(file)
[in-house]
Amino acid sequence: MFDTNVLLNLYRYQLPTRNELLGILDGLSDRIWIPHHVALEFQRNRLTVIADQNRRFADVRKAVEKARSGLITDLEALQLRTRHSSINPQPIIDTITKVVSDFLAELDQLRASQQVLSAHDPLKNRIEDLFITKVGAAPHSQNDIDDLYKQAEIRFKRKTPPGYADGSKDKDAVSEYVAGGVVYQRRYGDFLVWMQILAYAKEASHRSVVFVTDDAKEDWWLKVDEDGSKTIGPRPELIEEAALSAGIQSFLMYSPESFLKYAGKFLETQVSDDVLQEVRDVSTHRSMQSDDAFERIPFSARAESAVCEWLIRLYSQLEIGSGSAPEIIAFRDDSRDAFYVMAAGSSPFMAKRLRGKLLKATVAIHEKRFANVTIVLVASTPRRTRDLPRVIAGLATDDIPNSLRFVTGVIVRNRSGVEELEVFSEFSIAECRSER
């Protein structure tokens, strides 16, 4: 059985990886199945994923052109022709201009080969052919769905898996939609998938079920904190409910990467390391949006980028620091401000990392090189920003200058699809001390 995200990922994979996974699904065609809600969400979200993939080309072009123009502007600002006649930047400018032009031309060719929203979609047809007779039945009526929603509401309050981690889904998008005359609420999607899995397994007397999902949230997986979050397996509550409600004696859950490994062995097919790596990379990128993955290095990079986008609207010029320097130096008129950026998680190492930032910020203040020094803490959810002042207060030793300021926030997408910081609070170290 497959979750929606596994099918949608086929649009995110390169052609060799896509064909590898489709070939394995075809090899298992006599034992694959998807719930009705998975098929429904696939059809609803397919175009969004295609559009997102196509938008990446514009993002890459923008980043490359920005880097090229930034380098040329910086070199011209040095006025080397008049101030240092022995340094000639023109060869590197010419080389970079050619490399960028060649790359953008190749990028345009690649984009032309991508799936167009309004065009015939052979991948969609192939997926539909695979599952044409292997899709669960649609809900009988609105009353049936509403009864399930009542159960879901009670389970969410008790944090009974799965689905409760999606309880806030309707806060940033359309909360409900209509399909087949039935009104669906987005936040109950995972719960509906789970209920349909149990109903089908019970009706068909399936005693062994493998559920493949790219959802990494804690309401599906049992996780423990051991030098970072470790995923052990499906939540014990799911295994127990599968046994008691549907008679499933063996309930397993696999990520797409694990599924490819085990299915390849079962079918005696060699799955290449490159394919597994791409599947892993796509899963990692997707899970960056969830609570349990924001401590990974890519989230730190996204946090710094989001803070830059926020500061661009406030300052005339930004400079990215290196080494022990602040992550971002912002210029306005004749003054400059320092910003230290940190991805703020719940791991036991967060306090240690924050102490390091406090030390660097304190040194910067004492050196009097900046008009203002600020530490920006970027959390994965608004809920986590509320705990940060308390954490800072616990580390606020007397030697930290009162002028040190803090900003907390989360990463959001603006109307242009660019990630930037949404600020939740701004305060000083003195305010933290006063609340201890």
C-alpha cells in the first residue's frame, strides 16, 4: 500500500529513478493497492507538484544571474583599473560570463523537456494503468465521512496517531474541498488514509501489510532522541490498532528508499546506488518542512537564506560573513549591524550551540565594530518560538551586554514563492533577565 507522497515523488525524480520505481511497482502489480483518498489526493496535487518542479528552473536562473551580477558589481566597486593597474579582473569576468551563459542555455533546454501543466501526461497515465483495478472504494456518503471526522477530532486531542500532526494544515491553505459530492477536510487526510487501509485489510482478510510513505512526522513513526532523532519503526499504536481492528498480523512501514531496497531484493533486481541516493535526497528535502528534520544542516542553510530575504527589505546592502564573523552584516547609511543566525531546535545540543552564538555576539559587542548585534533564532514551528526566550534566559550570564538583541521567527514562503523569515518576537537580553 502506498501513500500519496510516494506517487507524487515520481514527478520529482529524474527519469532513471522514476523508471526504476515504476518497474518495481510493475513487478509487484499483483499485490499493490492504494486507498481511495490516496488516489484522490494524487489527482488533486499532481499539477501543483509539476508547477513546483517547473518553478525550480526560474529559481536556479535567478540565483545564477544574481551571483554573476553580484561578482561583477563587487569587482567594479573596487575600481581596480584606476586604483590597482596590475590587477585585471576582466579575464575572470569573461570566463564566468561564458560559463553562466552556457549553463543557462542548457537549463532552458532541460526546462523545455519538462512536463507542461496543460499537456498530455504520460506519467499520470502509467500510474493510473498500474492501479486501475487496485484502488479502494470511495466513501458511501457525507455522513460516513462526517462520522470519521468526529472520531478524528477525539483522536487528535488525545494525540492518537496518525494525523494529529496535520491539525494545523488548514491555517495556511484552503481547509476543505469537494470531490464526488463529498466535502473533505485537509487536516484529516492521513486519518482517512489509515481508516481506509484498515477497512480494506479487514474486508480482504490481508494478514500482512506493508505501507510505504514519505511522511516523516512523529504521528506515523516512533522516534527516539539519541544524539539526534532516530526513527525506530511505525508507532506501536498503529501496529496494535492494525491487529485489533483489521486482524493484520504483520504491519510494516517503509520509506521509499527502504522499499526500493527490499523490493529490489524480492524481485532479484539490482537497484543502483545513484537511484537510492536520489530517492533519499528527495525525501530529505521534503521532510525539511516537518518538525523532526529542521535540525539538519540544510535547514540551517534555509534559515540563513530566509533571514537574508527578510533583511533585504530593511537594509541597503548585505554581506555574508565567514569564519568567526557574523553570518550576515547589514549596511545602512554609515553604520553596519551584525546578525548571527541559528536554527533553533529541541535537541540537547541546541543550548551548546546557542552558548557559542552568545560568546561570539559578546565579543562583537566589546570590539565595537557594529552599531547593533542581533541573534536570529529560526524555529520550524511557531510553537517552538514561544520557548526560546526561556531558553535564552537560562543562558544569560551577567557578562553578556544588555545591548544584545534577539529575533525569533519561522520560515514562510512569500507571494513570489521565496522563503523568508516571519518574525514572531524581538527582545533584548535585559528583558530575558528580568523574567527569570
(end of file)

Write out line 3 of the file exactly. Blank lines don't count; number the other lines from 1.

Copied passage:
């Protein structure tokens, strides 16, 4: 059985990886199945994923052109022709201009080969052919769905898996939609998938079920904190409910990467390391949006980028620091401000990392090189920003200058699809001390 995200990922994979996974699904065609809600969400979200993939080309072009123009502007600002006649930047400018032009031309060719929203979609047809007779039945009526929603509401309050981690889904998008005359609420999607899995397994007397999902949230997986979050397996509550409600004696859950490994062995097919790596990379990128993955290095990079986008609207010029320097130096008129950026998680190492930032910020203040020094803490959810002042207060030793300021926030997408910081609070170290 497959979750929606596994099918949608086929649009995110390169052609060799896509064909590898489709070939394995075809090899298992006599034992694959998807719930009705998975098929429904696939059809609803397919175009969004295609559009997102196509938008990446514009993002890459923008980043490359920005880097090229930034380098040329910086070199011209040095006025080397008049101030240092022995340094000639023109060869590197010419080389970079050619490399960028060649790359953008190749990028345009690649984009032309991508799936167009309004065009015939052979991948969609192939997926539909695979599952044409292997899709669960649609809900009988609105009353049936509403009864399930009542159960879901009670389970969410008790944090009974799965689905409760999606309880806030309707806060940033359309909360409900209509399909087949039935009104669906987005936040109950995972719960509906789970209920349909149990109903089908019970009706068909399936005693062994493998559920493949790219959802990494804690309401599906049992996780423990051991030098970072470790995923052990499906939540014990799911295994127990599968046994008691549907008679499933063996309930397993696999990520797409694990599924490819085990299915390849079962079918005696060699799955290449490159394919597994791409599947892993796509899963990692997707899970960056969830609570349990924001401590990974890519989230730190996204946090710094989001803070830059926020500061661009406030300052005339930004400079990215290196080494022990602040992550971002912002210029306005004749003054400059320092910003230290940190991805703020719940791991036991967060306090240690924050102490390091406090030390660097304190040194910067004492050196009097900046008009203002600020530490920006970027959390994965608004809920986590509320705990940060308390954490800072616990580390606020007397030697930290009162002028040190803090900003907390989360990463959001603006109307242009660019990630930037949404600020939740701004305060000083003195305010933290006063609340201890």